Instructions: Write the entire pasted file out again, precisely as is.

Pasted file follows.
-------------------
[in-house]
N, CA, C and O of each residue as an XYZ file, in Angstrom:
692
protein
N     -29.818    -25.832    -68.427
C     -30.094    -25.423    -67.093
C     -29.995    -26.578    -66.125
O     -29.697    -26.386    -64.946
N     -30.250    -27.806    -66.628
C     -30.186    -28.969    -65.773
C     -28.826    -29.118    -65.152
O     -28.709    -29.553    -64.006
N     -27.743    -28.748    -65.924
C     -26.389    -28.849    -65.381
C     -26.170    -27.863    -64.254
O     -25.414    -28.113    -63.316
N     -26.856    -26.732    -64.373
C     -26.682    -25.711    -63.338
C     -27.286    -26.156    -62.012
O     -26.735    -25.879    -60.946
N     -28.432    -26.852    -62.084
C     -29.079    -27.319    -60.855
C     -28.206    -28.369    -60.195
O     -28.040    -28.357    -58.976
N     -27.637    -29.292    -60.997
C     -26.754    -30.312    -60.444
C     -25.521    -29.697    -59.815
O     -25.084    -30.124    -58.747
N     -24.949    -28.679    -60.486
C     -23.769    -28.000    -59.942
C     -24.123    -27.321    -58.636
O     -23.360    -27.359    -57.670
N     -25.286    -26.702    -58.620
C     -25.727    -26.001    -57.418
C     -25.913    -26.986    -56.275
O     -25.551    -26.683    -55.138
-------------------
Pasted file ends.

[in-house]
N, CA, C and O of each residue as an XYZ file, in Angstrom:
692
protein
N     -29.818    -25.832    -68.427
C     -30.094    -25.423    -67.093
C     -29.995    -26.578    -66.125
O     -29.697    -26.386    -64.946
N     -30.250    -27.806    -66.628
C     -30.186    -28.969    -65.773
C     -28.826    -29.118    -65.152
O     -28.709    -29.553    -64.006
N     -27.743    -28.748    -65.924
C     -26.389    -28.849    -65.381
C     -26.170    -27.863    -64.254
O     -25.414    -28.113    -63.316
N     -26.856    -26.732    -64.373
C     -26.682    -25.711    -63.338
C     -27.286    -26.156    -62.012
O     -26.735    -25.879    -60.946
N     -28.432    -26.852    -62.084
C     -29.079    -27.319    -60.855
C     -28.206    -28.369    -60.195
O     -28.040    -28.357    -58.976
N     -27.637    -29.292    -60.997
C     -26.754    -30.312    -60.444
C     -25.521    -29.697    -59.815
O     -25.084    -30.124    -58.747
N     -24.949    -28.679    -60.486
C     -23.769    -28.000    -59.942
C     -24.123    -27.321    -58.636
O     -23.360    -27.359    -57.670
N     -25.286    -26.702    -58.620
C     -25.727    -26.001    -57.418
C     -25.913    -26.986    -56.275
O     -25.551    -26.683    -55.138